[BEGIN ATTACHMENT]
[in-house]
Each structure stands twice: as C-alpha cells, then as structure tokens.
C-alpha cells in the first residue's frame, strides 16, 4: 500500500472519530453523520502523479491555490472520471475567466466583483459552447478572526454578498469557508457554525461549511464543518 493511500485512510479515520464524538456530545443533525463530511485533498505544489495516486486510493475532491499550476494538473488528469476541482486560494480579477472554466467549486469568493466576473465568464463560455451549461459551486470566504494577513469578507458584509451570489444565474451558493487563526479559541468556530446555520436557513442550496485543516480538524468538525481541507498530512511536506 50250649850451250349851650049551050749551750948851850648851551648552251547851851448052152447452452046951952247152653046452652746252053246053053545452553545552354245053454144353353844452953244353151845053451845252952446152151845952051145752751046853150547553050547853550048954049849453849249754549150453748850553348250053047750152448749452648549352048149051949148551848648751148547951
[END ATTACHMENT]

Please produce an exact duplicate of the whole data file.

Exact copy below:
[in-house]
Each structure stands twice: as C-alpha cells, then as structure tokens.
C-alpha cells in the first residue's frame, strides 16, 4: 500500500472519530453523520502523479491555490472520471475567466466583483459552447478572526454578498469557508457554525461549511464543518 493511500485512510479515520464524538456530545443533525463530511485533498505544489495516486486510493475532491499550476494538473488528469476541482486560494480579477472554466467549486469568493466576473465568464463560455451549461459551486470566504494577513469578507458584509451570489444565474451558493487563526479559541468556530446555520436557513442550496485543516480538524468538525481541507498530512511536506 50250649850451250349851650049551050749551750948851850648851551648552251547851851448052152447452452046951952247152653046452652746252053246053053545452553545552354245053454144353353844452953244353151845053451845252952446152151845952051145752751046853150547553050547853550048954049849453849249754549150453748850553348250053047750152448749452648549352048149051949148551848648751148547951